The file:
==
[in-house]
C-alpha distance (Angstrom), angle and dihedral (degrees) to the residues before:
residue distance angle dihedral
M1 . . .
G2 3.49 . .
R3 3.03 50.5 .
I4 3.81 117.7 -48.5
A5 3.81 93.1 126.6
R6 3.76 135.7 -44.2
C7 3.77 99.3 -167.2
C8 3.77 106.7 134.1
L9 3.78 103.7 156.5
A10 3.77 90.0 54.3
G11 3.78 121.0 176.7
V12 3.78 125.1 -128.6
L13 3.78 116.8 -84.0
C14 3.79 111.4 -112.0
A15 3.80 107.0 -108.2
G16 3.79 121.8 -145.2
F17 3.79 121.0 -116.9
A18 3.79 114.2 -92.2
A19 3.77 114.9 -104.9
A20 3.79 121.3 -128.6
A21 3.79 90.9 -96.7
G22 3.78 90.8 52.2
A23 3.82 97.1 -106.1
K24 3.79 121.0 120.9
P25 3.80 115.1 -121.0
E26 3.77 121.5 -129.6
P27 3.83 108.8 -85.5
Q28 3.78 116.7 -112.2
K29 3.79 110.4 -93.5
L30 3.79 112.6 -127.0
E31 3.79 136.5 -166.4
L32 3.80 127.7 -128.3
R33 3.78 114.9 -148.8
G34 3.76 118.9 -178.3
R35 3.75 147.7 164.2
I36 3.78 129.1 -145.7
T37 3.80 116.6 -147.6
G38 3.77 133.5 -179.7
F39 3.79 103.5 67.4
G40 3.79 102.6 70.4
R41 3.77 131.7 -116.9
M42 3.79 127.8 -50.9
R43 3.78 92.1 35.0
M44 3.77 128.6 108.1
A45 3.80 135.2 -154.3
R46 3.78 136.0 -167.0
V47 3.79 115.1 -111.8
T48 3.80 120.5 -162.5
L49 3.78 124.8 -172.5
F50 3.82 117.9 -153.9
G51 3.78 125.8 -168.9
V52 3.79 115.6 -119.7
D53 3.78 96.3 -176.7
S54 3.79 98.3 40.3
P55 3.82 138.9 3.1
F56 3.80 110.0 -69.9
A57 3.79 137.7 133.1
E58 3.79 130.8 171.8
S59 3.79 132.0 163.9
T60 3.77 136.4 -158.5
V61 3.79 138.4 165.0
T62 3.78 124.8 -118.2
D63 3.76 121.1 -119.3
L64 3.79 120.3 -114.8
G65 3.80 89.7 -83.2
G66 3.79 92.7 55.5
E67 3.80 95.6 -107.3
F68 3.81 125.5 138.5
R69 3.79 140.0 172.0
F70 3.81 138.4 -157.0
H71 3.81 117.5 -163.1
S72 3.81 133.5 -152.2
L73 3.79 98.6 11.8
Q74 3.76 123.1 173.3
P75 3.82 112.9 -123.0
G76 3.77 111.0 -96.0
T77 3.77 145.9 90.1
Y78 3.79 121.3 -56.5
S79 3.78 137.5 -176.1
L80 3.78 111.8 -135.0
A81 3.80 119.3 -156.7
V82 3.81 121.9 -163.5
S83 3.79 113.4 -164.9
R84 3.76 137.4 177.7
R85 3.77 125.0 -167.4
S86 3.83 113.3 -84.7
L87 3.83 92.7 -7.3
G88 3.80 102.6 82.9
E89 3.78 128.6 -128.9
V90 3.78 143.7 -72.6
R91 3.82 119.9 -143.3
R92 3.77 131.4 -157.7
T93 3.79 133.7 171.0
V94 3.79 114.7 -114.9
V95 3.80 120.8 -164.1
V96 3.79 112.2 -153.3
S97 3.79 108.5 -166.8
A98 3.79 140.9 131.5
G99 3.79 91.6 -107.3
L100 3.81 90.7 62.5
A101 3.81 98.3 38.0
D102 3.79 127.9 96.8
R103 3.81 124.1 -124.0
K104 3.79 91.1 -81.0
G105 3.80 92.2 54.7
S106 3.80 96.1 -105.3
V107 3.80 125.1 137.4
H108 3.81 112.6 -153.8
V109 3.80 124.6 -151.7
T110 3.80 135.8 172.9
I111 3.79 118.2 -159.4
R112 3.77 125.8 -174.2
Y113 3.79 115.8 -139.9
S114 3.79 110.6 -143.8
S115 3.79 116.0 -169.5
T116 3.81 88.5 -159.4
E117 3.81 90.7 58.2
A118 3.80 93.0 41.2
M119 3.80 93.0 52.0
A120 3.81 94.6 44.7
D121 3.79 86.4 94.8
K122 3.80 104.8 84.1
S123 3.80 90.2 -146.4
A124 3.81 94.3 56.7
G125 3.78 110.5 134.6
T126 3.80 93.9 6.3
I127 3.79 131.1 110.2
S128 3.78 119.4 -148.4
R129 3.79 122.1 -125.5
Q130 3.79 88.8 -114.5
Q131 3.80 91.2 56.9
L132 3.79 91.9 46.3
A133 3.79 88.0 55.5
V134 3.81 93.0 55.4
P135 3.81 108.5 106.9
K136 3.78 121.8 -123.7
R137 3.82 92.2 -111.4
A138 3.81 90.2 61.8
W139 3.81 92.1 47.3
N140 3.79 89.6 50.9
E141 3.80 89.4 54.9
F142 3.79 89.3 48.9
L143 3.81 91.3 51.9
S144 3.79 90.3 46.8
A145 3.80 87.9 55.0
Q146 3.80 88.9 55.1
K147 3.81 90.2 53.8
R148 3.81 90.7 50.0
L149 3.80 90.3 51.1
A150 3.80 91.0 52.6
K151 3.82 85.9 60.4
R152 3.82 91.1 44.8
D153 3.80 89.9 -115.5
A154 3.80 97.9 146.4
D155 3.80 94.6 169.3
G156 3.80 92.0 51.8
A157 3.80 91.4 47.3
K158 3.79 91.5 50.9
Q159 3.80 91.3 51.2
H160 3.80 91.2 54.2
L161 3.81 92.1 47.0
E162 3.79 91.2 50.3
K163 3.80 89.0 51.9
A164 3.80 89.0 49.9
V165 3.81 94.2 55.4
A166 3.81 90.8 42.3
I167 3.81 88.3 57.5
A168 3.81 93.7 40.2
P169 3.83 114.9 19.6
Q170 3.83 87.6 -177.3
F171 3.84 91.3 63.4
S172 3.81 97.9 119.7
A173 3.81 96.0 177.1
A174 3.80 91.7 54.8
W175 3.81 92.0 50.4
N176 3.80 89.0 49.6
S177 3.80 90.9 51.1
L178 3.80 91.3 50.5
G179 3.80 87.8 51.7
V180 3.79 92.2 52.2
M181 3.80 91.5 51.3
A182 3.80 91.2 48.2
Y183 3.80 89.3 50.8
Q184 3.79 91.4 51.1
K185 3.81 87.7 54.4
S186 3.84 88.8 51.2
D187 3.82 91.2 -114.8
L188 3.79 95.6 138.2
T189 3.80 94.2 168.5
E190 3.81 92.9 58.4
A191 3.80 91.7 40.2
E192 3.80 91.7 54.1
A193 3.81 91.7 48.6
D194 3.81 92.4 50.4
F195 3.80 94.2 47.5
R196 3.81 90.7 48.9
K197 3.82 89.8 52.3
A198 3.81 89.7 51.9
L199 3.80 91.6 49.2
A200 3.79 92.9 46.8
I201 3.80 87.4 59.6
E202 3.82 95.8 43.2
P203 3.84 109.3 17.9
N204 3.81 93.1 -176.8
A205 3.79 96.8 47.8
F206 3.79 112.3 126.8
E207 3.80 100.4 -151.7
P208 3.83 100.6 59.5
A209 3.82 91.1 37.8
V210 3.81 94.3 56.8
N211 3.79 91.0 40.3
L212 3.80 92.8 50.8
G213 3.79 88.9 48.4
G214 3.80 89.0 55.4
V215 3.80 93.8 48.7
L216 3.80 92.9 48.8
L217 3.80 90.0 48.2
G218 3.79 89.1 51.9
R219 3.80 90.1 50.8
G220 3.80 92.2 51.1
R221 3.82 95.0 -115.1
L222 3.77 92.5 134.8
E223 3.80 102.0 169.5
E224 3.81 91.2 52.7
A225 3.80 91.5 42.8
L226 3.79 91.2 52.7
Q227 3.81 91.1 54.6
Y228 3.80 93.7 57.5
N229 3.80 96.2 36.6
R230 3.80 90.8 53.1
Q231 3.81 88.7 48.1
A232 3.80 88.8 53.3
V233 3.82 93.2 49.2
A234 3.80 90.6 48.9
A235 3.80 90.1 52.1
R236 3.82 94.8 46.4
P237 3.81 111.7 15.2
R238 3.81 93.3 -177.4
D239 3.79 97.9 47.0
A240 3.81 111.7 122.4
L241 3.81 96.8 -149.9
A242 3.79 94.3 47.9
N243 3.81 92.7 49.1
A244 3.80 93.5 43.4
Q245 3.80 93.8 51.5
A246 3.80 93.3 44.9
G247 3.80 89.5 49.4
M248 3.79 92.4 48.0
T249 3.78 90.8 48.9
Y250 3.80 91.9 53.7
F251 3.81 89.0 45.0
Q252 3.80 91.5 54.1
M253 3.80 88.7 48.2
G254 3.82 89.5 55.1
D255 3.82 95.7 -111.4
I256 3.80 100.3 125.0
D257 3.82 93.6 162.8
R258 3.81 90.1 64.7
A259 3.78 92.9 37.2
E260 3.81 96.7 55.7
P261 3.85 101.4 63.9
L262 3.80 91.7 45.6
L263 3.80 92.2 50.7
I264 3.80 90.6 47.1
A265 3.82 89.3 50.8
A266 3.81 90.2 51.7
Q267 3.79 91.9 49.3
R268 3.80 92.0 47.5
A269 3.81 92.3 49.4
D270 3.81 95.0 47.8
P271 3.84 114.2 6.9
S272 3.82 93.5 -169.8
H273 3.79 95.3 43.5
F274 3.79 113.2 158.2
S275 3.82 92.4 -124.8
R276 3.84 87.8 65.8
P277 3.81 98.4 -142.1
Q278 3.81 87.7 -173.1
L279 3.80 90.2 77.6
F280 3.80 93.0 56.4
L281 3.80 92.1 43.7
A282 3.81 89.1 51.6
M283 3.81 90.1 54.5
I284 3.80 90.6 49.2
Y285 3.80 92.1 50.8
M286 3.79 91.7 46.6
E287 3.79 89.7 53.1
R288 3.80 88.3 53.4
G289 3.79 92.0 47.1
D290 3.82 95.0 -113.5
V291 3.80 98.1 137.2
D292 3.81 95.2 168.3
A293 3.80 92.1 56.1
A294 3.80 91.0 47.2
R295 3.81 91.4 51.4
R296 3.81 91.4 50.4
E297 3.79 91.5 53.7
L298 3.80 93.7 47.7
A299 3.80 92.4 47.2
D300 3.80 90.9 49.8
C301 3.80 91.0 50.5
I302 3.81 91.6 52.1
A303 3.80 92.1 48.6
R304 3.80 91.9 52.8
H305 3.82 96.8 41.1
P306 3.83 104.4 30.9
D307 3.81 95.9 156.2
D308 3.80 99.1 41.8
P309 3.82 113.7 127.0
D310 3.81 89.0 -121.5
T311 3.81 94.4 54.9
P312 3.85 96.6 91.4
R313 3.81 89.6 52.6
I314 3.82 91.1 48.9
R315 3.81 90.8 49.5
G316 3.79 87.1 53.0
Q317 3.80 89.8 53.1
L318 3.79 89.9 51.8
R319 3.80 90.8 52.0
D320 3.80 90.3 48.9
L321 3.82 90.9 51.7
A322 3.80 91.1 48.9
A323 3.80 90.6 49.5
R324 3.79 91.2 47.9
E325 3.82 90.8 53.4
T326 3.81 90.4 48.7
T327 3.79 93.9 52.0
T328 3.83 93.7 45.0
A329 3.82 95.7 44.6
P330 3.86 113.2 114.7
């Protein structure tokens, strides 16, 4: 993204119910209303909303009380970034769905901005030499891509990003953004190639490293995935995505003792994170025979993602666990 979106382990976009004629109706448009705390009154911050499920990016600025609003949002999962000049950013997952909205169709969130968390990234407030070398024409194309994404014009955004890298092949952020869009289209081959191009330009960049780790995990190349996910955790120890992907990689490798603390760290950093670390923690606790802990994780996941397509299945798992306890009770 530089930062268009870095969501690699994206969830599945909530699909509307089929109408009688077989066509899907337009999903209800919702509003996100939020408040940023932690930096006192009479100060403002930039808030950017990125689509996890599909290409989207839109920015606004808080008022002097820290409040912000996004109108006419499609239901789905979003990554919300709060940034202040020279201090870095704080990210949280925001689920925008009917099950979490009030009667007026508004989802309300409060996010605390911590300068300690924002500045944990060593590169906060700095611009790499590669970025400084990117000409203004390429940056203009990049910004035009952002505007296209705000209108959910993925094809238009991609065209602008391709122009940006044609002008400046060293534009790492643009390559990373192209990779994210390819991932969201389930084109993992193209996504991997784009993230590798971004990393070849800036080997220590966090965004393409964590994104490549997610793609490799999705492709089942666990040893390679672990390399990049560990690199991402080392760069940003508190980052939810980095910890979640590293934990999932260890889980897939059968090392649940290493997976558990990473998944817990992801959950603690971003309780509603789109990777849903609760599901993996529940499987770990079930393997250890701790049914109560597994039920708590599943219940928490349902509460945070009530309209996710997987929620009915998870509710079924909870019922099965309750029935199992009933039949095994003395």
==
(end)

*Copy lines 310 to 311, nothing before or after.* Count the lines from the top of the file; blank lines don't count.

D307 3.81 95.9 156.2
D308 3.80 99.1 41.8